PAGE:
Limited partnership agreements may be starting to put LPs at a disadvantage when it comes to co-investing, according to research by MJ Hudson.
Although 94 percent of funds contemplate co-investments in their LPAs, just 45 percent require co-investments to be on “substantially similar terms” to the investment made by the main fund, according to the alternative asset management consultancy’s latest Private Equity Fund Terms Research report.
Just 13 percent of LPAs that mention co-investments stipulate that the GP cannot charge a management fee or carried interest in respect of co-invested amounts – up from 5 percent the year before, according to the report.
Of the funds that contemplate co-investments, only 38 percent require co-investments to be acquired or disposed of at the same time as the fund’s investment. This is an increase from 27 percent the previous year.
Just 11 percent of the funds allow some LPs to have priority rights of first refusal in respect of co-investment opportunities.
“The methods by which managers allocate co-investment opportunities are often opaque, to say the least,” MJ Hudson noted in the report. “As a result, co-investments can create misalignment, as not all LPs are treated equally.”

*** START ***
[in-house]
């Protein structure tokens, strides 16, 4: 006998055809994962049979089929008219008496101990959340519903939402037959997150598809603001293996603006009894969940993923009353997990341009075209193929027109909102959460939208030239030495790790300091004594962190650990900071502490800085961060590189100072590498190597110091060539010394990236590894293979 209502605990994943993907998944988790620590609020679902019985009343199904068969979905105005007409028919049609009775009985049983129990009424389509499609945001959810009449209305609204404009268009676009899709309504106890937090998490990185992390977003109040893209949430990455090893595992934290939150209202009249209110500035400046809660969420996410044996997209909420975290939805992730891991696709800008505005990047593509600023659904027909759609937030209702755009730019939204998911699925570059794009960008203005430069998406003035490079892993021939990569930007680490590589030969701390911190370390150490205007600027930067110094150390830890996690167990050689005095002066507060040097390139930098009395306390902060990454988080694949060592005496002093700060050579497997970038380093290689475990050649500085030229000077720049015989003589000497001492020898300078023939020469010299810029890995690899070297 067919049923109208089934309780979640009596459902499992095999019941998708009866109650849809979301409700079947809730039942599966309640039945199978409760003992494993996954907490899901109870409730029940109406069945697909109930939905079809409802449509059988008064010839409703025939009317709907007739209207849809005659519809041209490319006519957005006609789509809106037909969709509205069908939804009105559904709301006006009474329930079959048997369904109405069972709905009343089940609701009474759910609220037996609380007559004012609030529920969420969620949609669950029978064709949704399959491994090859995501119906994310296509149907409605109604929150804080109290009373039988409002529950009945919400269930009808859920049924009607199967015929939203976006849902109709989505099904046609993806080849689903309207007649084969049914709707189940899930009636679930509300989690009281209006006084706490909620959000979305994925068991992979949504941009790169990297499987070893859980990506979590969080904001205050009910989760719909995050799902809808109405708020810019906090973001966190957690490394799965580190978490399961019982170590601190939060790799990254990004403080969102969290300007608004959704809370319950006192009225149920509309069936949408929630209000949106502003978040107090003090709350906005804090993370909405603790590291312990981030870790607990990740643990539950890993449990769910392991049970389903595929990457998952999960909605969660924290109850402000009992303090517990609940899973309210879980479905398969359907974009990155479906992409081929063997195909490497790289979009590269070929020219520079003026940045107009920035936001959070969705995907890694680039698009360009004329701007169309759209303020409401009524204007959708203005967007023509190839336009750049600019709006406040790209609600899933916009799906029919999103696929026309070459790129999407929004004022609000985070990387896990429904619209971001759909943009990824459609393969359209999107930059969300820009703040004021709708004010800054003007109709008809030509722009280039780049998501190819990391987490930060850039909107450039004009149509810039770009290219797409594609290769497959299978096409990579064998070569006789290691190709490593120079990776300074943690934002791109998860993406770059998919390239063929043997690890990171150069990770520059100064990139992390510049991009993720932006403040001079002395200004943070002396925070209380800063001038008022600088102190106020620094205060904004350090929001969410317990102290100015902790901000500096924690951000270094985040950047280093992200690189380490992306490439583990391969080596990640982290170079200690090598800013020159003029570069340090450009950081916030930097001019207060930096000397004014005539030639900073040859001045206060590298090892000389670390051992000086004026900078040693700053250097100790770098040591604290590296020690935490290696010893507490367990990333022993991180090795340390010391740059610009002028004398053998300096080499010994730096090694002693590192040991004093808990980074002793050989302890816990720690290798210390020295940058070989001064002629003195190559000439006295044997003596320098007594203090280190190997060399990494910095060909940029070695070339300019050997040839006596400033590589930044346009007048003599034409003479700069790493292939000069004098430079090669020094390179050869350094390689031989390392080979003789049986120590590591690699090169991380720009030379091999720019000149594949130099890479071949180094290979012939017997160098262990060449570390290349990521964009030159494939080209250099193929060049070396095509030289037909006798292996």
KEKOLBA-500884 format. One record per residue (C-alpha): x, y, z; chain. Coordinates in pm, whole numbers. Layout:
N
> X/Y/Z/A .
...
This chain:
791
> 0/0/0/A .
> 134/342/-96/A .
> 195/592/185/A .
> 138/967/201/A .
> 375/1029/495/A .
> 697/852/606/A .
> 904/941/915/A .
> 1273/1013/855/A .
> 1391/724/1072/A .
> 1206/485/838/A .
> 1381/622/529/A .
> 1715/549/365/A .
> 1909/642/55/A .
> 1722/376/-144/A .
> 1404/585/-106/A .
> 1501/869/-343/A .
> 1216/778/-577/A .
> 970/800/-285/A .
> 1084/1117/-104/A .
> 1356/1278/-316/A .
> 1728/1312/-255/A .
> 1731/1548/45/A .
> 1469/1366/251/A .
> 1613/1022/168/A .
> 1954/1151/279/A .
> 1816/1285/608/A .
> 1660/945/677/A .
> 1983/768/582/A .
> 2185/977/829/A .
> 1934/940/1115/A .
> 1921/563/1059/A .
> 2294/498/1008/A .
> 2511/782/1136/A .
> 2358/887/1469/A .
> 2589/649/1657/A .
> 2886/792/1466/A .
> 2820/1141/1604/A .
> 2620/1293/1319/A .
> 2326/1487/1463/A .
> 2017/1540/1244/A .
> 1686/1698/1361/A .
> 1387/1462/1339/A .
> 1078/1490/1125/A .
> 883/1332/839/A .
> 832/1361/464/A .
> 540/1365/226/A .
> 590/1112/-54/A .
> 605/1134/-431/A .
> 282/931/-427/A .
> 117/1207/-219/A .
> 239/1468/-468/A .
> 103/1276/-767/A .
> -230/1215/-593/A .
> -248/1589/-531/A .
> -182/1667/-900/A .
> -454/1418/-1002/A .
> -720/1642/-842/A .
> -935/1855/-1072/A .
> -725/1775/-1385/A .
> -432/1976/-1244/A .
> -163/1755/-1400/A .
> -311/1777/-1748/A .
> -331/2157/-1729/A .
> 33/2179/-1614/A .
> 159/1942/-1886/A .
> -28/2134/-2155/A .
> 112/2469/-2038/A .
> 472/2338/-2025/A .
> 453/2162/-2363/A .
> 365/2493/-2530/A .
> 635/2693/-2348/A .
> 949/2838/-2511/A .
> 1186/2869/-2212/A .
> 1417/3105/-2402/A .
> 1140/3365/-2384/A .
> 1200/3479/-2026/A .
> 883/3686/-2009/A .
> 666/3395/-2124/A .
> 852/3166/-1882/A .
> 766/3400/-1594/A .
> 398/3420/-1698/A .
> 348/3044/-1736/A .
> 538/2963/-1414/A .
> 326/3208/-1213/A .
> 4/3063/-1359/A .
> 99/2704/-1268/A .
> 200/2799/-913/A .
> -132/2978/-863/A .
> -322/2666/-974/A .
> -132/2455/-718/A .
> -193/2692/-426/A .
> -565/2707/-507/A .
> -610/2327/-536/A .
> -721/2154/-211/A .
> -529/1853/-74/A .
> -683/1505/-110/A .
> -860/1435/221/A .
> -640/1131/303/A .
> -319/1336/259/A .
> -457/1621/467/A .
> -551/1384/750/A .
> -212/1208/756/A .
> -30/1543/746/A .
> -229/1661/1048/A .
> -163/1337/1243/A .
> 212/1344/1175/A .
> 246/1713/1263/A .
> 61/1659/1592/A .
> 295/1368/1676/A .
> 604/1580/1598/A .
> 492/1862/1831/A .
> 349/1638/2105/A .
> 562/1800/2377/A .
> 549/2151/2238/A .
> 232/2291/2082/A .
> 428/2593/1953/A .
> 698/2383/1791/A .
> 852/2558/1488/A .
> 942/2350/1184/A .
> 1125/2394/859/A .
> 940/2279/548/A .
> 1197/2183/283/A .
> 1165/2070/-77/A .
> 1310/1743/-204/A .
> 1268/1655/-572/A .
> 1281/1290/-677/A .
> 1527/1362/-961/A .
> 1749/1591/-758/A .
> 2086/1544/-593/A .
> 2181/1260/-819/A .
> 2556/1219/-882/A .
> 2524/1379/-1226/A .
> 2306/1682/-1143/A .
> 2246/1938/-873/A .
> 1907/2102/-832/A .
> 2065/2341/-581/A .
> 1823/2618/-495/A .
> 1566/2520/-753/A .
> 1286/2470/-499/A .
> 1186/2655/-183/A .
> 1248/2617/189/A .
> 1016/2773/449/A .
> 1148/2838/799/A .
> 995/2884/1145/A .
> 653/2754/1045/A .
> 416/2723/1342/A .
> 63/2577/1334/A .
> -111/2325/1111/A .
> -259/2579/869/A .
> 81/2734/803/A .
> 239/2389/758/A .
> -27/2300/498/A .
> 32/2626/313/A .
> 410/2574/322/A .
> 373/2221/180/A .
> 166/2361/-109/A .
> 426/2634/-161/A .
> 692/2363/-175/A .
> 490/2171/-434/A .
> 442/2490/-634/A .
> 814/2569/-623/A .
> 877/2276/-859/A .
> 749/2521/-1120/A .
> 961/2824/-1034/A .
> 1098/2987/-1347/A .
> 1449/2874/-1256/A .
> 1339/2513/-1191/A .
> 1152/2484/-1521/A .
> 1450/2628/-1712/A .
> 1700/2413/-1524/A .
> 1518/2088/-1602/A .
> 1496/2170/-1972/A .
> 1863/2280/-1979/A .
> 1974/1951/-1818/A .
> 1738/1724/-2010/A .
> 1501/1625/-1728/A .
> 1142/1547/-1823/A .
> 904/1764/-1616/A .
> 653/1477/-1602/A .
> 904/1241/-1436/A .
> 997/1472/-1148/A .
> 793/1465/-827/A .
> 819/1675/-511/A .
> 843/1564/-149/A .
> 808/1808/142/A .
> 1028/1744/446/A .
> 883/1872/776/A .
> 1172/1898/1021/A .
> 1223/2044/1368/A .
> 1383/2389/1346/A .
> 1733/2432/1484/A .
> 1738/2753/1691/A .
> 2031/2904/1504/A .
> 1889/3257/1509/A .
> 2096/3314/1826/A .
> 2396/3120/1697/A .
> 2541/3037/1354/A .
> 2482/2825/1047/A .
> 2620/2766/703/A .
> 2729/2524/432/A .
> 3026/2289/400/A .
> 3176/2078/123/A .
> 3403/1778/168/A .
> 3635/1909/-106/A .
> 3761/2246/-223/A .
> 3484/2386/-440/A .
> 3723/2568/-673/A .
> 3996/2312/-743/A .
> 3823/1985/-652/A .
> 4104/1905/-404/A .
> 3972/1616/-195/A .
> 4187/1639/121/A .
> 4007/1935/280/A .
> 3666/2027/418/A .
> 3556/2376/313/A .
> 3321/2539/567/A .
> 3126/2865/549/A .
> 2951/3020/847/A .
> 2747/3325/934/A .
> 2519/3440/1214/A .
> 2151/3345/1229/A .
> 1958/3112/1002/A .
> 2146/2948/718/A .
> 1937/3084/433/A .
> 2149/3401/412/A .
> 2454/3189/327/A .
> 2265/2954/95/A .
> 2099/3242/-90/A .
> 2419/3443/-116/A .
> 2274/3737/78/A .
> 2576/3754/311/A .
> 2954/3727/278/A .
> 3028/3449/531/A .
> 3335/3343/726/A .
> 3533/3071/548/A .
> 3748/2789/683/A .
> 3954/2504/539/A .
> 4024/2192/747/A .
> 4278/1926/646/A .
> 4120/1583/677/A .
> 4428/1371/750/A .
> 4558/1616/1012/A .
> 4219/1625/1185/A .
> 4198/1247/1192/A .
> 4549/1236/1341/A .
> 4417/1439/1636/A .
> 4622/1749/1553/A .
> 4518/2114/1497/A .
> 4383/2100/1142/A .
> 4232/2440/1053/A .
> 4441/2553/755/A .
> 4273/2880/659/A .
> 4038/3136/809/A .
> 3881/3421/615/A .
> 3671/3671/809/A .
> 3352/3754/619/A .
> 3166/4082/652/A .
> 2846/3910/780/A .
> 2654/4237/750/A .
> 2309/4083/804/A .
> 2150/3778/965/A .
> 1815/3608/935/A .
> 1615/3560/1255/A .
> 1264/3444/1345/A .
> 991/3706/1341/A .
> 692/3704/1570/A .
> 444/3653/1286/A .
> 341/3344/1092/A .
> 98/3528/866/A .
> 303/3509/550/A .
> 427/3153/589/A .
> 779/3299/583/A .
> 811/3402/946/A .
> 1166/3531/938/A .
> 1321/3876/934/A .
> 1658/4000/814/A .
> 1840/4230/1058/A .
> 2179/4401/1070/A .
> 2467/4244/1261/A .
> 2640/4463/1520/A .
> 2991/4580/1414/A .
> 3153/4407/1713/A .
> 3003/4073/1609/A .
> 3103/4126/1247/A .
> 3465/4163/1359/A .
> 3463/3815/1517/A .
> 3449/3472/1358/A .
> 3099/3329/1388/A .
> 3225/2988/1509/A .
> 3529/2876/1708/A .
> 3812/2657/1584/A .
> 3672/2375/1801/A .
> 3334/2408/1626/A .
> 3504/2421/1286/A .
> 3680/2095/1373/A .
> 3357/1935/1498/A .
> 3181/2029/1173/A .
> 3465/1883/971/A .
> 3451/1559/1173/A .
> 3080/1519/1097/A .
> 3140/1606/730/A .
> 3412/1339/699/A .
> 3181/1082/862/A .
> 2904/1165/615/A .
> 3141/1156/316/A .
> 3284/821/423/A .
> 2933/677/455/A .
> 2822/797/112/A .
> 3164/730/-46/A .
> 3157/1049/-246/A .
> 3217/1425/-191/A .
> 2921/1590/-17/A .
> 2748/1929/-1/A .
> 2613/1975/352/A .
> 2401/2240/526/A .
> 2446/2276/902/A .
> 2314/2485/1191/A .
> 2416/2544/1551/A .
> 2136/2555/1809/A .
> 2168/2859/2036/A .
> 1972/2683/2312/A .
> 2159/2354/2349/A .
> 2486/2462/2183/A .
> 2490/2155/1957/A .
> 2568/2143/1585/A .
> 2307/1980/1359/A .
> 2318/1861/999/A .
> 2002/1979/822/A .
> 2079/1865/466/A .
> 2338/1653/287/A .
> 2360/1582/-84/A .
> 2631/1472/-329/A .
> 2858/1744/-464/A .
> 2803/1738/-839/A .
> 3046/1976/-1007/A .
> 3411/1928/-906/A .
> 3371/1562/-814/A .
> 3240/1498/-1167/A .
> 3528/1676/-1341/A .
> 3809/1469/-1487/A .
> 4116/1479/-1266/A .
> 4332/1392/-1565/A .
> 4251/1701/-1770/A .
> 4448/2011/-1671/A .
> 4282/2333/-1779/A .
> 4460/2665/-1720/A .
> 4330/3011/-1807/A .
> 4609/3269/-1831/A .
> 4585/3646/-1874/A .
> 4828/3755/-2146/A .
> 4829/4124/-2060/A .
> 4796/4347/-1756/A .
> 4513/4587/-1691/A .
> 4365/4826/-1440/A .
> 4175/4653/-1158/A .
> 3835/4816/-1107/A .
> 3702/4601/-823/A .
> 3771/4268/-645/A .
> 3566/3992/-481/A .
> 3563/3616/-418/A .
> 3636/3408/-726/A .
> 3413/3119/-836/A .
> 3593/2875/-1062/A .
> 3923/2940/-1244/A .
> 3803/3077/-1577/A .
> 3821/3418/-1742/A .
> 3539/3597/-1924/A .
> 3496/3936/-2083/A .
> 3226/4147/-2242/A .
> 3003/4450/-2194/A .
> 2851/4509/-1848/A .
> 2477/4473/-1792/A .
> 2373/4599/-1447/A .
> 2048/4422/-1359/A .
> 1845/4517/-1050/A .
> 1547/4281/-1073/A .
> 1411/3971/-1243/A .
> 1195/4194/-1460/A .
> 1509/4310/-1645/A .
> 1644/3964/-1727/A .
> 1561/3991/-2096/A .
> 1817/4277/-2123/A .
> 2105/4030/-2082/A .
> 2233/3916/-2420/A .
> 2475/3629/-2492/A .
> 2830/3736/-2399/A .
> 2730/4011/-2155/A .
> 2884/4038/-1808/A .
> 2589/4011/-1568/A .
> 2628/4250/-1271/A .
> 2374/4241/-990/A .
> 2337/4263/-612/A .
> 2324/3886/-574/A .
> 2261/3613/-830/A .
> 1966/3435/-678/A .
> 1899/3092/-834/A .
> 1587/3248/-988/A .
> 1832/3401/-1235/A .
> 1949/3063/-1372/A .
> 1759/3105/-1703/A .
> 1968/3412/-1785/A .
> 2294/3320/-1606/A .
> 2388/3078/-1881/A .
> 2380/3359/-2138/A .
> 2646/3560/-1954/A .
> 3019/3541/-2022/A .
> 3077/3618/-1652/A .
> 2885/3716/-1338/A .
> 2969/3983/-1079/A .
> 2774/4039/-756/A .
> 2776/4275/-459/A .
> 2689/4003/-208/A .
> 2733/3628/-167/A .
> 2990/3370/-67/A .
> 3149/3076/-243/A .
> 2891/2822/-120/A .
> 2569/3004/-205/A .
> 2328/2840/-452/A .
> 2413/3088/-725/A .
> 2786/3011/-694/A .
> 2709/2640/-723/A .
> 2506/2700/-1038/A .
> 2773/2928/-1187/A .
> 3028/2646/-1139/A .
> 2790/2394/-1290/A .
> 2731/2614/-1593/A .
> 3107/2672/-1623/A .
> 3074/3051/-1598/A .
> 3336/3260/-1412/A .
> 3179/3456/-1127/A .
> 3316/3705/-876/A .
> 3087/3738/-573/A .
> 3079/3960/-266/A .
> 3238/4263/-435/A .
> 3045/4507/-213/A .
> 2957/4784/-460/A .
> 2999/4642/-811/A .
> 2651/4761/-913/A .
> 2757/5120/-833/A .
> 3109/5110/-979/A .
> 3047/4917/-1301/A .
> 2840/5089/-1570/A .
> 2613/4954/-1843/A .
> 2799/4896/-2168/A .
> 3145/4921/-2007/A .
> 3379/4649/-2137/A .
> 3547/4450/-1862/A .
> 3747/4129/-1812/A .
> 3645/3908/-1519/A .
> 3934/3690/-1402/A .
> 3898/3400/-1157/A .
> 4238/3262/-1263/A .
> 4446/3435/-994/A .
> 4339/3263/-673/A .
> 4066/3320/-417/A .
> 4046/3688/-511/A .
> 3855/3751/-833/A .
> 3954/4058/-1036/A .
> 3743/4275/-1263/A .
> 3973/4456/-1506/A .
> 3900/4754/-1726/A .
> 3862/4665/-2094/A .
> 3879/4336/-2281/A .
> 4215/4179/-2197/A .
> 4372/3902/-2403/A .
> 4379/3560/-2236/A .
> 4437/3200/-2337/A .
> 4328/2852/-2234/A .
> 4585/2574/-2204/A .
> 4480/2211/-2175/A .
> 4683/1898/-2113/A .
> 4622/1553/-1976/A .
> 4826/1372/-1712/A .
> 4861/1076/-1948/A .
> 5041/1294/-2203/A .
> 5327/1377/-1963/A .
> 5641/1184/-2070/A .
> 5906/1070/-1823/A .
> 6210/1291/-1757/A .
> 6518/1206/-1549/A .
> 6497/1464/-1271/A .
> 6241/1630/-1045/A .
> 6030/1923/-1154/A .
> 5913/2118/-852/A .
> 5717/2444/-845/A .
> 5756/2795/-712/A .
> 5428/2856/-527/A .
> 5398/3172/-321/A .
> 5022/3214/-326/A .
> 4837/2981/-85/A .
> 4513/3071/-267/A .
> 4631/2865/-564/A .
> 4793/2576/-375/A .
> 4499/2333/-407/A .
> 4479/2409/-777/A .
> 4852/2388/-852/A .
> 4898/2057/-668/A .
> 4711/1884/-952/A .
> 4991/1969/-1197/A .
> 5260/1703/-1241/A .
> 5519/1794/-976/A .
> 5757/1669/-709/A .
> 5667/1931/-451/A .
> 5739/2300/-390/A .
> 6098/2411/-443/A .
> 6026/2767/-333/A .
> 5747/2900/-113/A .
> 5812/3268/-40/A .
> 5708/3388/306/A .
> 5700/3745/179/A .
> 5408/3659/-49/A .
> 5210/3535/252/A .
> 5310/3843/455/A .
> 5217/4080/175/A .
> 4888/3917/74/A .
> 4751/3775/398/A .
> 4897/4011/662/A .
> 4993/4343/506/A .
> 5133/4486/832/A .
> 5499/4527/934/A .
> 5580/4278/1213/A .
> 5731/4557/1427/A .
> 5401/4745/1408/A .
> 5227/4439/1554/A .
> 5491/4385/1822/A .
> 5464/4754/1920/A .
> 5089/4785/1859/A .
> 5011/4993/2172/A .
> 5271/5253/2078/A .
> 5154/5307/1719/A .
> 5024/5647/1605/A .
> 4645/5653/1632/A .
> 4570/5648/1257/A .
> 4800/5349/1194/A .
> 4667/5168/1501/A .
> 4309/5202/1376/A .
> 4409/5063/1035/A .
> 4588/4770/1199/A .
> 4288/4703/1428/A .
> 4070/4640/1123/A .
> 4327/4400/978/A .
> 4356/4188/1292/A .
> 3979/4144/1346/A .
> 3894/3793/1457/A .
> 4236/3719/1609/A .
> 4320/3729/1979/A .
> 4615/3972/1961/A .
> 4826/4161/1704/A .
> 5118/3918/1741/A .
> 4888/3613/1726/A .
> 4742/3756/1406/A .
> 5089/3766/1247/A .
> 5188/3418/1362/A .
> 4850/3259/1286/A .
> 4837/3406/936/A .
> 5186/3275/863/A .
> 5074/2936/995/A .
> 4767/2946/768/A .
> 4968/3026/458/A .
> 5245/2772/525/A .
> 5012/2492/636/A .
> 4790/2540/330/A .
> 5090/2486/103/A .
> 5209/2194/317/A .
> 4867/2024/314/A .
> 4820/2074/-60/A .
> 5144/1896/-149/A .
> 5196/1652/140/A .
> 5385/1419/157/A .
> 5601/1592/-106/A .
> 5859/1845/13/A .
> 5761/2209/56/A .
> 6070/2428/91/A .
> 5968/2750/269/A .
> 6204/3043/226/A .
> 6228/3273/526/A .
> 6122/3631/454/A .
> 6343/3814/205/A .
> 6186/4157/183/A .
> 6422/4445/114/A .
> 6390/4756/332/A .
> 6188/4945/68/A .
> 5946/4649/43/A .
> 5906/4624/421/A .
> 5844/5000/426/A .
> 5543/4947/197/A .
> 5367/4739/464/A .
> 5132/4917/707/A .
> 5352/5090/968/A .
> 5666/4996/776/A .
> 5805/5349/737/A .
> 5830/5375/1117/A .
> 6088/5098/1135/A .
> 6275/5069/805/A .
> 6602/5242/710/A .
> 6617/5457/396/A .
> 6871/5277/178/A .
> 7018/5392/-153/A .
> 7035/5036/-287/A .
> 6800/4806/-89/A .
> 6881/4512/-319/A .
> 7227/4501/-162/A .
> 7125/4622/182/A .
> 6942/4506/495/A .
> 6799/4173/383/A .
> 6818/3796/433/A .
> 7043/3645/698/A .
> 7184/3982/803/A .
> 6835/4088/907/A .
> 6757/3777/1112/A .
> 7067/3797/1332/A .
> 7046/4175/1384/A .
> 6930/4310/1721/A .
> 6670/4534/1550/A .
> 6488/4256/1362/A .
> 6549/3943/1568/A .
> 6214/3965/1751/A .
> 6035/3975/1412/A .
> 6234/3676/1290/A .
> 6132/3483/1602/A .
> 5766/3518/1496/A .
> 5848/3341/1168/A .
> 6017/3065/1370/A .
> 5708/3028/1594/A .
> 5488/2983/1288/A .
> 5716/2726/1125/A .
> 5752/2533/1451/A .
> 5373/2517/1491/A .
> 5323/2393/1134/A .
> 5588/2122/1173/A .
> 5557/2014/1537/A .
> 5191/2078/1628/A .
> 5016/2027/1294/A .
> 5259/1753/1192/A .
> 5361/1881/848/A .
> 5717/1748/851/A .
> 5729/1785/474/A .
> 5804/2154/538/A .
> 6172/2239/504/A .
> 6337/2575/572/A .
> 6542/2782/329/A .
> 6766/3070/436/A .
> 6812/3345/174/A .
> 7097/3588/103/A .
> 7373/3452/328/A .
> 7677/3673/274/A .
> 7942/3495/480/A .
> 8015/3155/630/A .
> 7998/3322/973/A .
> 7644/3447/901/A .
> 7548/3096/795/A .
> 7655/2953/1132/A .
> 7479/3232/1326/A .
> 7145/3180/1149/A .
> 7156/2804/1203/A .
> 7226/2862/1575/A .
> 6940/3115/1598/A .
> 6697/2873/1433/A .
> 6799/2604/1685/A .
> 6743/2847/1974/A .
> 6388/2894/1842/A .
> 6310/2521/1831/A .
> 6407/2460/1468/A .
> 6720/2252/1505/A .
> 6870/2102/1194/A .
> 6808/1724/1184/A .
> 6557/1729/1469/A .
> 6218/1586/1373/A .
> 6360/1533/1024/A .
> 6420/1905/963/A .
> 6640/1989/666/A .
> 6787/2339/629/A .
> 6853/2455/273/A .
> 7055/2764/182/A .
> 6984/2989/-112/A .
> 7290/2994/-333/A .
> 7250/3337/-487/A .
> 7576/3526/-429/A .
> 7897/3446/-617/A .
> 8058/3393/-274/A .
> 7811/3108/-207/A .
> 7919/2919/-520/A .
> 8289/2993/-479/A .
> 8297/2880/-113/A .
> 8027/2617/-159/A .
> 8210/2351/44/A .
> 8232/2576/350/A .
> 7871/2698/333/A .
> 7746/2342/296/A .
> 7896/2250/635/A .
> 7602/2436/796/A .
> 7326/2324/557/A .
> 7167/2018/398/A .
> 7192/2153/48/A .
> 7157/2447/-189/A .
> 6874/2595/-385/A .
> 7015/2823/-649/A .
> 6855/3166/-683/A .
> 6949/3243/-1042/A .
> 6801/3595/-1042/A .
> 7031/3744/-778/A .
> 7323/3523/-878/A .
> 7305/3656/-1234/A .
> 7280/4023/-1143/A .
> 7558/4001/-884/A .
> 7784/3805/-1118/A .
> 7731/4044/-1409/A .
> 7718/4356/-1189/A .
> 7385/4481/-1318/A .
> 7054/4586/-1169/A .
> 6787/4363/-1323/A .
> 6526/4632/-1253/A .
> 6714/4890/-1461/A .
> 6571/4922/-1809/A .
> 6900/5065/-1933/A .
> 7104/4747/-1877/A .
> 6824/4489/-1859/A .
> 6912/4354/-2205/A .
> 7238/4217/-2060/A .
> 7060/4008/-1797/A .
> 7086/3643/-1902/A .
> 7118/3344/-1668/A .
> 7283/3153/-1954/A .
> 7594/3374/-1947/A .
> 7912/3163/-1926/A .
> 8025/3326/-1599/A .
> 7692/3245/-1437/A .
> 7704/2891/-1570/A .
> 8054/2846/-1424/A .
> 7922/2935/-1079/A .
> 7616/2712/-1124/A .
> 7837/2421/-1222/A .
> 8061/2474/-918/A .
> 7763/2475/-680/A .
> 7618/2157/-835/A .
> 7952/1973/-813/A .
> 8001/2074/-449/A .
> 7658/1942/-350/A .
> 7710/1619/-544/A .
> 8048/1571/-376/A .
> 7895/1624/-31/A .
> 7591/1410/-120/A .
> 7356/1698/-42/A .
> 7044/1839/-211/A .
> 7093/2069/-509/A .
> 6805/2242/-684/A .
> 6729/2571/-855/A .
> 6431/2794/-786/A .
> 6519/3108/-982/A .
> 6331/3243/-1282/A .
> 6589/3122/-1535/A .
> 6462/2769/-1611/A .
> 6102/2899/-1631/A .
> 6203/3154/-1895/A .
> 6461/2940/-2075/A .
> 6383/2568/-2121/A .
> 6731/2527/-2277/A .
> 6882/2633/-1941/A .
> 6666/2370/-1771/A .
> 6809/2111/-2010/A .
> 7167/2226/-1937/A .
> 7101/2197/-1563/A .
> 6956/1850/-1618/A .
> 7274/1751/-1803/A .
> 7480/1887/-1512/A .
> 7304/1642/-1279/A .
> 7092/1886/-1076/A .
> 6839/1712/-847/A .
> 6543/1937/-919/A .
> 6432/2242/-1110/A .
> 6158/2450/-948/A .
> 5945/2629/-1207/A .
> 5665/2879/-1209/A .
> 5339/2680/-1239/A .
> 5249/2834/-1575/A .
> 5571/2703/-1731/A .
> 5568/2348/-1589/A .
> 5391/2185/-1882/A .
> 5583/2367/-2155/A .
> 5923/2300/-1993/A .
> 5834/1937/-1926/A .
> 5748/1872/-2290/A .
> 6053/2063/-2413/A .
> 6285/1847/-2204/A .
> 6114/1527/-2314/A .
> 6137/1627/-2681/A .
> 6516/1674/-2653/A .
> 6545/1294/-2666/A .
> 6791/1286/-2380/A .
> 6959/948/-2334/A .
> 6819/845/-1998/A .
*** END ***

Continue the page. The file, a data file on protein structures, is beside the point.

Who gets a seat?
On a bright note for LPs, 100 percent of funds surveyed had an LPAC – the body that primarily advocates for LP interests. Ninety-one percent of funds specify that GP affiliates cannot be members, and nearly three-quarters permit LPACs to exclude the GP’s representatives from sensitive discussions.
Still, GP influence finds a way: 52 percent of funds require disclosure and approval of all actual and potential conflicts or transactions with affiliates to the LPAC (or the investors). This compares with 42 for disclosure and 39 percent for approval in 2019’s survey.
A managing director at a global asset manager that runs a co-investment programme told Private Equity International that co-investments will continue to grow as GPs still prefer to partner with LPs over being a member of a consortium deal.
“The buck is moving to the GPs,” the MD said. “I can go with a like-minded PE firm in a deal, but I’d rather have three or four of my LPs who are aligned with me, and I can have an easier time making critical decisions because the LPs are aligned with me anyhow.
“You will see fewer consortium deals, but you will see more co-underwriters partner with GPs to fill that capital structure need that used to be filled by other PE firms.”
MJ Hudson’s report analyses the terms and conditions of a sample of private equity and venture capital funds that came to market or raised capital in 2019, representing $158 billion in capital commitments.
Placement agent and advisory firm Triago estimates that co-investments’ share of all shadow capital last year was 32 percent, or around $57 billion – the same proportion as in 2019.
Adam Le contributed to this report